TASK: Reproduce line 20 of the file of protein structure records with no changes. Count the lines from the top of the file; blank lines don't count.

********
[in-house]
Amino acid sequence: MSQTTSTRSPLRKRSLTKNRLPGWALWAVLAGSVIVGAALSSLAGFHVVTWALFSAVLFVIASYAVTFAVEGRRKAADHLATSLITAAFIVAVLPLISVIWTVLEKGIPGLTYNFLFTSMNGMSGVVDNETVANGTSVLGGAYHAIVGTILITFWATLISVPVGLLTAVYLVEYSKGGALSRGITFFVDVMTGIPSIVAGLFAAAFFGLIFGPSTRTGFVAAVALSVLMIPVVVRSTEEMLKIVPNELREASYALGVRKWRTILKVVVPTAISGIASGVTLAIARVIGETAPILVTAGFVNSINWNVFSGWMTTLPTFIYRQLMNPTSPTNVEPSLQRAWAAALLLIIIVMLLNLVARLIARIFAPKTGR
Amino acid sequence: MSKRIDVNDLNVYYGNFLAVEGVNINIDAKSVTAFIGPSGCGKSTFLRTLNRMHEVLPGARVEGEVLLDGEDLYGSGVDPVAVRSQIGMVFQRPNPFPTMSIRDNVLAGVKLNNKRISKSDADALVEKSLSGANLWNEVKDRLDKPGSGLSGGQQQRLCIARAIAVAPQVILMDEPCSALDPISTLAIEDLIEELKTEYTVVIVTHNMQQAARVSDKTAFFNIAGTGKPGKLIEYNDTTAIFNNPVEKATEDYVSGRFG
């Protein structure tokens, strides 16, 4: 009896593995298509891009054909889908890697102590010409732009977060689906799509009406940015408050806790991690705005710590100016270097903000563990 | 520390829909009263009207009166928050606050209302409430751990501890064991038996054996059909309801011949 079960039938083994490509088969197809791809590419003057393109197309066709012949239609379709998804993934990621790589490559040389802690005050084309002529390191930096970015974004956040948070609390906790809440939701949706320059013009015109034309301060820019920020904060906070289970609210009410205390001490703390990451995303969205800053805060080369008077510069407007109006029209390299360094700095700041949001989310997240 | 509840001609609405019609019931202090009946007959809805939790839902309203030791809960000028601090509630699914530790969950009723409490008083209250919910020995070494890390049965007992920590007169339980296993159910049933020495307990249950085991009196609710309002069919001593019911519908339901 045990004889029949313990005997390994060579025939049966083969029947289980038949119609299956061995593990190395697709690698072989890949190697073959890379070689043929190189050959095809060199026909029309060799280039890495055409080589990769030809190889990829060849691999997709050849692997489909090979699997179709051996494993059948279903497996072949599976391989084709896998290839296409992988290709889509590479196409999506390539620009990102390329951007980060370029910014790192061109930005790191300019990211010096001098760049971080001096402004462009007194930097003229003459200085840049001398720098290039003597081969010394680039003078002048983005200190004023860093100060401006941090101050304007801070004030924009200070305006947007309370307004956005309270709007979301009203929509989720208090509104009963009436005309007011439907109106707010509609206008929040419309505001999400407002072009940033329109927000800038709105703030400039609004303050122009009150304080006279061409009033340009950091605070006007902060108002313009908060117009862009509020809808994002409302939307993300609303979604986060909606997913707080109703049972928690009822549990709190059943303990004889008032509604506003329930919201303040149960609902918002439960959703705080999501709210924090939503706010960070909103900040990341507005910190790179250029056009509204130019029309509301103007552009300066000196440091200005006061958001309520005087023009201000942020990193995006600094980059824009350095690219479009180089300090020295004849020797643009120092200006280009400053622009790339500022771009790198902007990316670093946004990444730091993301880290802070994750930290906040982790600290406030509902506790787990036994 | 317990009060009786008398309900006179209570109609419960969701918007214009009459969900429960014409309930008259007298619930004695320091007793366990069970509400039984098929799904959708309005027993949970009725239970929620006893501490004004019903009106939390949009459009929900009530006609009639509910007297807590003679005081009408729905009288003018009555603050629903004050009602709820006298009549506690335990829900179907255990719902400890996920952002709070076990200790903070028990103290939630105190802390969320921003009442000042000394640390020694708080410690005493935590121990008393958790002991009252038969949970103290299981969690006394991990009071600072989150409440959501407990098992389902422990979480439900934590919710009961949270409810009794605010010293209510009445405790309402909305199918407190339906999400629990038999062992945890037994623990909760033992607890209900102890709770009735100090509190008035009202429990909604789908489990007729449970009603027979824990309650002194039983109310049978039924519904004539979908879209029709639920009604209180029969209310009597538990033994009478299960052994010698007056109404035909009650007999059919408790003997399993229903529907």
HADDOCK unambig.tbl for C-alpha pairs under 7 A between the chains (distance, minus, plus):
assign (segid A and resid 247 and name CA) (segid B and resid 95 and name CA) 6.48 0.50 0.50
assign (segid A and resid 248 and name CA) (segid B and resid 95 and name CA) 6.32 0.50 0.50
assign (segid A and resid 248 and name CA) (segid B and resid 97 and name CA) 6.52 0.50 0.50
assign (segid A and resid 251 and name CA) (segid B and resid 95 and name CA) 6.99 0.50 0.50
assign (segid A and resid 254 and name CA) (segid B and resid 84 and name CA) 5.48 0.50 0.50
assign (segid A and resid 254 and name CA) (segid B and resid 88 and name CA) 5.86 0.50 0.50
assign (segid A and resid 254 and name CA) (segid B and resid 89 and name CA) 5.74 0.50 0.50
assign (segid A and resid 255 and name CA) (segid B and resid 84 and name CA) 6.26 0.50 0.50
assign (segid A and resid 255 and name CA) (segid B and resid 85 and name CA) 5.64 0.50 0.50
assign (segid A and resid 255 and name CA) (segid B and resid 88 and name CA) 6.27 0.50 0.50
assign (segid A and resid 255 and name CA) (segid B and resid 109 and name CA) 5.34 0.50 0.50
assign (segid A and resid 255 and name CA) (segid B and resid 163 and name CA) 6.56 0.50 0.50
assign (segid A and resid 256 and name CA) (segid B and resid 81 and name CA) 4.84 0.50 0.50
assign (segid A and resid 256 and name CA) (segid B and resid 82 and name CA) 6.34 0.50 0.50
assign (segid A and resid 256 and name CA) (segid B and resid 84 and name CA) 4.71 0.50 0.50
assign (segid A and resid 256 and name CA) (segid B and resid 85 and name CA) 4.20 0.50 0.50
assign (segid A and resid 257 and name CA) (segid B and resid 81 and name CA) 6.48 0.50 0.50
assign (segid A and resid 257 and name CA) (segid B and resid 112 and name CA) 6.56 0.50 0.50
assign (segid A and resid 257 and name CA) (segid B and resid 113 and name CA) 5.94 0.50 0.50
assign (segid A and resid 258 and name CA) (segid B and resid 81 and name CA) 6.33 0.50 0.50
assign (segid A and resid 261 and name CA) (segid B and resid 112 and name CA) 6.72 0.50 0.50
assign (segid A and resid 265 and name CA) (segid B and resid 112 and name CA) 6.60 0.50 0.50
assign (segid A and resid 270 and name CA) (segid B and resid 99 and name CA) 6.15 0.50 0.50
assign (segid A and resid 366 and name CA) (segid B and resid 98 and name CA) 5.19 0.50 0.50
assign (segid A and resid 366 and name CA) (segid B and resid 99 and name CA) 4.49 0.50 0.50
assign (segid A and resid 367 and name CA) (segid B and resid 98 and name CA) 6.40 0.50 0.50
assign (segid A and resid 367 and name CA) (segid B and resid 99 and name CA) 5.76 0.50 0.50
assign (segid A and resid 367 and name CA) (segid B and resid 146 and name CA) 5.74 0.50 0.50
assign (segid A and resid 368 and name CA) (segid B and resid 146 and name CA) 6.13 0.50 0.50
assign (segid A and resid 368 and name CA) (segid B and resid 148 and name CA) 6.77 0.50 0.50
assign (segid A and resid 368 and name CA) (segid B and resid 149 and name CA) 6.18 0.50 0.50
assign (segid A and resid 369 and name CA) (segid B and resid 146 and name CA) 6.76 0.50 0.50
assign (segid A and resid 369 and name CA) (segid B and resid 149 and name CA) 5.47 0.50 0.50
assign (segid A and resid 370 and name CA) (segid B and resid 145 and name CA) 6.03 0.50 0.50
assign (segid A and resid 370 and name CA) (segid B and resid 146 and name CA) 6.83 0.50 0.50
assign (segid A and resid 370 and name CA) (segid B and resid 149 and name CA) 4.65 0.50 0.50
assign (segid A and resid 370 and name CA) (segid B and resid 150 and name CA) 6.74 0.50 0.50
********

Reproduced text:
assign (segid A and resid 256 and name CA) (segid B and resid 84 and name CA) 4.71 0.50 0.50